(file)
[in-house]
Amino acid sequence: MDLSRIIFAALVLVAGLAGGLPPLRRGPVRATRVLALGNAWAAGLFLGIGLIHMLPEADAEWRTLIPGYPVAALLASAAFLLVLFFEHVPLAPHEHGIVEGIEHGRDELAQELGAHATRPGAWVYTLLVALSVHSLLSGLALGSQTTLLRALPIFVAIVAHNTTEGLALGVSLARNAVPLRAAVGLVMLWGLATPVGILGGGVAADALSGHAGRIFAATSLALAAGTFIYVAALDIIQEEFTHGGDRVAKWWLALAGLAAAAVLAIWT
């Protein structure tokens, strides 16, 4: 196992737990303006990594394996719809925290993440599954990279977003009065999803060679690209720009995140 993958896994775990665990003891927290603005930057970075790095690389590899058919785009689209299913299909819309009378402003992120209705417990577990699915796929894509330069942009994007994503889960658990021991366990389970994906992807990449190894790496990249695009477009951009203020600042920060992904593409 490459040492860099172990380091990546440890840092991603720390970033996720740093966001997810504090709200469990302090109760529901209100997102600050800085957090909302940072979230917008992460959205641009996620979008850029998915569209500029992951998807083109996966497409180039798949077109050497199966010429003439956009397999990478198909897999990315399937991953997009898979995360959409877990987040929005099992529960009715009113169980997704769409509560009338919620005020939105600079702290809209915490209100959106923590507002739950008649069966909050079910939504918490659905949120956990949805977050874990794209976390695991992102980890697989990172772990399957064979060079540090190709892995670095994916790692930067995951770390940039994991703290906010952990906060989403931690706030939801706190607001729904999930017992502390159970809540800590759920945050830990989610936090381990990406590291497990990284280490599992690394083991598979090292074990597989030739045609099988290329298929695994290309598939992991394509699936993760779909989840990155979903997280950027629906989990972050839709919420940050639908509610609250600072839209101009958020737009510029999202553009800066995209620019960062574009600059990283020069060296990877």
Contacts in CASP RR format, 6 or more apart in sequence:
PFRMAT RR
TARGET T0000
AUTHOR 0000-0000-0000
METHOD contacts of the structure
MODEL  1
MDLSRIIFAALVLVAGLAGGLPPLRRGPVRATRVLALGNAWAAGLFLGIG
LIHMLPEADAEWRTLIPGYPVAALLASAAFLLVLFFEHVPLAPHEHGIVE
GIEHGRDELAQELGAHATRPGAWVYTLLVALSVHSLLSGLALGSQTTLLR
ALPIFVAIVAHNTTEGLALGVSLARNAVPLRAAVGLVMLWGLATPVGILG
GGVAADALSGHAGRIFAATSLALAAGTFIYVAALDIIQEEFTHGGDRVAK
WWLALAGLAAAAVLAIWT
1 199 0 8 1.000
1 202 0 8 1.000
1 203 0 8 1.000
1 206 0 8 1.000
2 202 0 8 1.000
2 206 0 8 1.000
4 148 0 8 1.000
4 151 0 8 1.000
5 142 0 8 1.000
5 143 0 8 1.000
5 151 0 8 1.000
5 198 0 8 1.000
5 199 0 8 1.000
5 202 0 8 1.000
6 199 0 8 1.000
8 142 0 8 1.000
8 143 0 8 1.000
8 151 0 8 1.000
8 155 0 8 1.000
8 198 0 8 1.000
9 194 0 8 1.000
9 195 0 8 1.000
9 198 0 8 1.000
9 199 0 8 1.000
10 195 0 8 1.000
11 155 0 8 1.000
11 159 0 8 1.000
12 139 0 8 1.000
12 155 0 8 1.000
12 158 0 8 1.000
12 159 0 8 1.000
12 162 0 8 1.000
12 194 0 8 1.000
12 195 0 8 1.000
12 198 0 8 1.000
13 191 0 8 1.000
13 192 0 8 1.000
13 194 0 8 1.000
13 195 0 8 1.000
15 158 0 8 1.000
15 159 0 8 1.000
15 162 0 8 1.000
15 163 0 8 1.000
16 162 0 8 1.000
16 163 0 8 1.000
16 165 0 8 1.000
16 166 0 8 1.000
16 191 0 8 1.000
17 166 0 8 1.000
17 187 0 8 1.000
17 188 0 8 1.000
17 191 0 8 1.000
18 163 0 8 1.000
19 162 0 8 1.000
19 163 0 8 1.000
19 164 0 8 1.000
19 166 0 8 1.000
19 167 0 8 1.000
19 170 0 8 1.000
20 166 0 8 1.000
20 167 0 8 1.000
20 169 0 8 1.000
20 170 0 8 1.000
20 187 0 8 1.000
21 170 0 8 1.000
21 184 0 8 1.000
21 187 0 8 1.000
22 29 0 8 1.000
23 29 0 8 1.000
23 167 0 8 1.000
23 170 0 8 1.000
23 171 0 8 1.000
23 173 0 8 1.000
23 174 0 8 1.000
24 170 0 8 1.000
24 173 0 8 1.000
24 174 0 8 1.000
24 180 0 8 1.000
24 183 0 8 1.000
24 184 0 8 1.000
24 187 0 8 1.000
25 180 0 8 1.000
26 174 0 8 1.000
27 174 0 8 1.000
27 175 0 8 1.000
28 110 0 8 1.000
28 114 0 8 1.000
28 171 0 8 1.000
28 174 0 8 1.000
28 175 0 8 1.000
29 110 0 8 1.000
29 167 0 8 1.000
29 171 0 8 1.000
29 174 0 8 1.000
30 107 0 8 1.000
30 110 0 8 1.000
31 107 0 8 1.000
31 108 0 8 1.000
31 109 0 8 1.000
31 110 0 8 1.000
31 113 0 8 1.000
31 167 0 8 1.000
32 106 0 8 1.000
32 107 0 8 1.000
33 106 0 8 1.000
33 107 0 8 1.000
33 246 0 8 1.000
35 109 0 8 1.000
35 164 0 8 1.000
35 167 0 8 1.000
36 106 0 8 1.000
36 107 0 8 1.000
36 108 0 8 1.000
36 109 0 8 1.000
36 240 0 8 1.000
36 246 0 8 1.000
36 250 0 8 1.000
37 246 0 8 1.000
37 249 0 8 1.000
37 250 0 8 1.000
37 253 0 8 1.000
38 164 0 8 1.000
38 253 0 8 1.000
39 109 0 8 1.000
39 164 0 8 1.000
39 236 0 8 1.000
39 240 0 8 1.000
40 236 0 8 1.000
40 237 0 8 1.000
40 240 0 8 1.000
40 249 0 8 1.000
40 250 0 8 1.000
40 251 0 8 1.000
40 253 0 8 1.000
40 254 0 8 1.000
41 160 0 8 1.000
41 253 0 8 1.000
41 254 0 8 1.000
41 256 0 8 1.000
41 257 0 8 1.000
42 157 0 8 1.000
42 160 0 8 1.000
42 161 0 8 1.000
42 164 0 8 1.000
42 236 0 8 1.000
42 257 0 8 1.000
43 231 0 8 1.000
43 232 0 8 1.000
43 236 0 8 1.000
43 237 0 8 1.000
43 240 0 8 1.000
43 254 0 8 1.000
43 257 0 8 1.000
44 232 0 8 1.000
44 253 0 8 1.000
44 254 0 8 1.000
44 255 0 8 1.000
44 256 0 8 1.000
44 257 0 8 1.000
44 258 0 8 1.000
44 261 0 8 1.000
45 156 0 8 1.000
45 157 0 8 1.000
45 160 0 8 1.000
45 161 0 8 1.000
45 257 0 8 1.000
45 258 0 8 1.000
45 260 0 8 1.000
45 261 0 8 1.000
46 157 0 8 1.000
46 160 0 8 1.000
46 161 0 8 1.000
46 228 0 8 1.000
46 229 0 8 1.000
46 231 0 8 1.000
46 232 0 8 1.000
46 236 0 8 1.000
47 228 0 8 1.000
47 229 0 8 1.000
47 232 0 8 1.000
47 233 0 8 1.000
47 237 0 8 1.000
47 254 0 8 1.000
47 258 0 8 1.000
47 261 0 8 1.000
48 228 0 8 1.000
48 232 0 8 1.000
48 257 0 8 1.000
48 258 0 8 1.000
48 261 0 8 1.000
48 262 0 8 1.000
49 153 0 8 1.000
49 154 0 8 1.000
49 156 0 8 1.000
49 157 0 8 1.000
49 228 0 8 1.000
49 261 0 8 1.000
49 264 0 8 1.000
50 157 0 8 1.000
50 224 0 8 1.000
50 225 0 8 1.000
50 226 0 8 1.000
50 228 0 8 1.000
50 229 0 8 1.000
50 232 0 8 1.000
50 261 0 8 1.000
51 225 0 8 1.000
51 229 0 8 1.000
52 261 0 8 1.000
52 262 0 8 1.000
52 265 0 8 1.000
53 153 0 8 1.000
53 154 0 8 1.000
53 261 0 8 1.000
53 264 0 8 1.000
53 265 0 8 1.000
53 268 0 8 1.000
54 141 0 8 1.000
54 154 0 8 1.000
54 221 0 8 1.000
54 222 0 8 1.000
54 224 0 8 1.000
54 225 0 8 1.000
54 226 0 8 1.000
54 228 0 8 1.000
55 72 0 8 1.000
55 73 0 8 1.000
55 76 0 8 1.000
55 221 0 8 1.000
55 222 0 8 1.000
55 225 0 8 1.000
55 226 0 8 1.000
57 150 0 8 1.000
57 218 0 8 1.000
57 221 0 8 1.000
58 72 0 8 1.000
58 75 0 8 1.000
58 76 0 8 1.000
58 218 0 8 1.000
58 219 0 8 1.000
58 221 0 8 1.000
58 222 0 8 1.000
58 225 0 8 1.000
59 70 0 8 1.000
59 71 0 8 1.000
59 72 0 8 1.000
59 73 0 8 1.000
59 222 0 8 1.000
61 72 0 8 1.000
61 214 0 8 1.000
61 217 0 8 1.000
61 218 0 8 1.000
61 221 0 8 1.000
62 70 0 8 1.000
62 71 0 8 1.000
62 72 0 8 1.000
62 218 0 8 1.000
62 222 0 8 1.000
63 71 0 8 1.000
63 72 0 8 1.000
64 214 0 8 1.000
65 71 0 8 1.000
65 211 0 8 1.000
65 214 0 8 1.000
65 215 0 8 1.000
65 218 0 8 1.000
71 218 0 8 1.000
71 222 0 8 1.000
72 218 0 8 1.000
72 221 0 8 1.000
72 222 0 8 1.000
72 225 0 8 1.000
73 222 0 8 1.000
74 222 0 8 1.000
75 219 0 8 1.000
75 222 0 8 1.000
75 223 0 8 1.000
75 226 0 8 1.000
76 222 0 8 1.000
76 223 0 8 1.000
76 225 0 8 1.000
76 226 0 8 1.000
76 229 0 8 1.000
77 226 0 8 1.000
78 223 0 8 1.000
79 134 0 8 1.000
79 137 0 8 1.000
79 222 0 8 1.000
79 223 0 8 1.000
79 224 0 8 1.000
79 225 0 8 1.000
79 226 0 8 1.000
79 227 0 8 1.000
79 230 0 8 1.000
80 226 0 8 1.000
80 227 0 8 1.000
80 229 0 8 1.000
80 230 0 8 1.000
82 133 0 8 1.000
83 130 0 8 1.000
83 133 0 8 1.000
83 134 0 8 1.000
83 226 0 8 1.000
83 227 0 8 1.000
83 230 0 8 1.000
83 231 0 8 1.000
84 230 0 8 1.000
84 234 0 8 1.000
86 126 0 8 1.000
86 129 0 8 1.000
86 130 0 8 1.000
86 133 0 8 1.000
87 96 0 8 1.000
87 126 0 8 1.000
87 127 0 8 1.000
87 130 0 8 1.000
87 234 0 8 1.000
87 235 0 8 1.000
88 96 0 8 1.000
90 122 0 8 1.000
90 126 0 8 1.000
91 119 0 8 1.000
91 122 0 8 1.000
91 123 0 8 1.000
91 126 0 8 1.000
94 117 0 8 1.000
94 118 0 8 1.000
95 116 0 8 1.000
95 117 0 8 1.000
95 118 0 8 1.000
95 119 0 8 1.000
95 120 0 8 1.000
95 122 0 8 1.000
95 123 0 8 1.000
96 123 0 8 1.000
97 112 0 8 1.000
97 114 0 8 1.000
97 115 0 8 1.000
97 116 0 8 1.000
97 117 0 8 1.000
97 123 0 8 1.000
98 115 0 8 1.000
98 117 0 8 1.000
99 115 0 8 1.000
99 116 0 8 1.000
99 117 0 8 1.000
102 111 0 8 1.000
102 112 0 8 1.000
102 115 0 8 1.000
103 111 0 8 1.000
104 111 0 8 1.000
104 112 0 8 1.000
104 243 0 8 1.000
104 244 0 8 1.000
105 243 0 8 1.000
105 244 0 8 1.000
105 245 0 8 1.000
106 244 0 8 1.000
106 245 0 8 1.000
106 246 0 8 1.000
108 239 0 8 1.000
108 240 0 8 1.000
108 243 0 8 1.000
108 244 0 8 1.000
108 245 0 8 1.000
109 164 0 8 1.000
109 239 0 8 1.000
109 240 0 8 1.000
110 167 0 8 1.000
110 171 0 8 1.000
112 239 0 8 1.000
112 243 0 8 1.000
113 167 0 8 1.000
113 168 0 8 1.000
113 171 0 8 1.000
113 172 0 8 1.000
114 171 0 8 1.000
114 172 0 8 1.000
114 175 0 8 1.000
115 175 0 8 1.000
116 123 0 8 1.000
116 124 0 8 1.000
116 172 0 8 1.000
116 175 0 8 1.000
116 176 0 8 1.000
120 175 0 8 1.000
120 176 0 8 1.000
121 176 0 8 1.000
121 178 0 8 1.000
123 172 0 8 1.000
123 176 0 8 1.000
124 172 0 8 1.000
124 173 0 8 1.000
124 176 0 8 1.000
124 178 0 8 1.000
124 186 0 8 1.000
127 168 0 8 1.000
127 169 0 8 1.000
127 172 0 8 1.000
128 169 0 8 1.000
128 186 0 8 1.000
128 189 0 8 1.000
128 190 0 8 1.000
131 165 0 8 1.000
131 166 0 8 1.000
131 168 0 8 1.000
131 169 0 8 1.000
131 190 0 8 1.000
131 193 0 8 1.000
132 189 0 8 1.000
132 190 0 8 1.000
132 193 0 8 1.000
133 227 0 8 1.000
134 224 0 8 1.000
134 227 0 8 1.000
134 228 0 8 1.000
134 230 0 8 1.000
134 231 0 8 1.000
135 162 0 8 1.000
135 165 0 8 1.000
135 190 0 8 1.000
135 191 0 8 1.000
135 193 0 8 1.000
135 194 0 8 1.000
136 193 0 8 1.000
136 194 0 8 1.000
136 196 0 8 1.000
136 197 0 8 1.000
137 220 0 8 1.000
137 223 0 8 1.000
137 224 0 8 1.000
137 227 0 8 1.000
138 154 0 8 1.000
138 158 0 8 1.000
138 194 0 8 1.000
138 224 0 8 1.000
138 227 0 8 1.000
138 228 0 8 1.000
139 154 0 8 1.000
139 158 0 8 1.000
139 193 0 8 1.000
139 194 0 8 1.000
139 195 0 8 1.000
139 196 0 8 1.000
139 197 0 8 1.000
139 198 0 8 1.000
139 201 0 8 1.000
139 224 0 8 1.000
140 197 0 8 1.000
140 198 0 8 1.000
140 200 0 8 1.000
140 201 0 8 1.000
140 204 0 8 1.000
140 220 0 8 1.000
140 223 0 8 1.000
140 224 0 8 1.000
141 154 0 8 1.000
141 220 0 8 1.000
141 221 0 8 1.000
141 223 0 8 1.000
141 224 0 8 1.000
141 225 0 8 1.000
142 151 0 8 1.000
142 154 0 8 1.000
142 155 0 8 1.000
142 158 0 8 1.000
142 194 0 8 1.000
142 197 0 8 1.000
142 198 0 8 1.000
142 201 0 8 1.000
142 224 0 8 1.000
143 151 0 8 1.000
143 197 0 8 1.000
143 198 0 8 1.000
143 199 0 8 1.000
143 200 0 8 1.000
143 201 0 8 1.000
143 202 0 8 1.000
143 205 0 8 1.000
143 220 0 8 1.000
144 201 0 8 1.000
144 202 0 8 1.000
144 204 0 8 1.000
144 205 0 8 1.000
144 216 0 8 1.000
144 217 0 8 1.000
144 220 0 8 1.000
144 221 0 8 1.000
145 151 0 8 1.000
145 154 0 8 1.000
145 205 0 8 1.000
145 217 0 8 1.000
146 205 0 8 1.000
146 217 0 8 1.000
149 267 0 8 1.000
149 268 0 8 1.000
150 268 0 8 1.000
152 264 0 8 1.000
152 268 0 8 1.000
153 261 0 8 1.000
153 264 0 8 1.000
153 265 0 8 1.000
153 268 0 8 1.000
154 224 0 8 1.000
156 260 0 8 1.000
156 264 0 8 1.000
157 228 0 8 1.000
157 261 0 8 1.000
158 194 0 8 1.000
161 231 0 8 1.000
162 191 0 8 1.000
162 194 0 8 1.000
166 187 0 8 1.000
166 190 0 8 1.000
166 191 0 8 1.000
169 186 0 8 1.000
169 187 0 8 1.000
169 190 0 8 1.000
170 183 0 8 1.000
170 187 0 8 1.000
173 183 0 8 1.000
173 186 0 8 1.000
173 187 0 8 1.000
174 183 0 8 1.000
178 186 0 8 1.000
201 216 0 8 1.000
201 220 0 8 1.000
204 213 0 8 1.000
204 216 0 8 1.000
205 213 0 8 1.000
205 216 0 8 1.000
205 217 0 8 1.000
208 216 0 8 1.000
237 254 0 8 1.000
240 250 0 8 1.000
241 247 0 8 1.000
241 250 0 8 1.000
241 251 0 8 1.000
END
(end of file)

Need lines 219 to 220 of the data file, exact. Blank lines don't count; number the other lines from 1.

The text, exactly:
50 229 0 8 1.000
50 232 0 8 1.000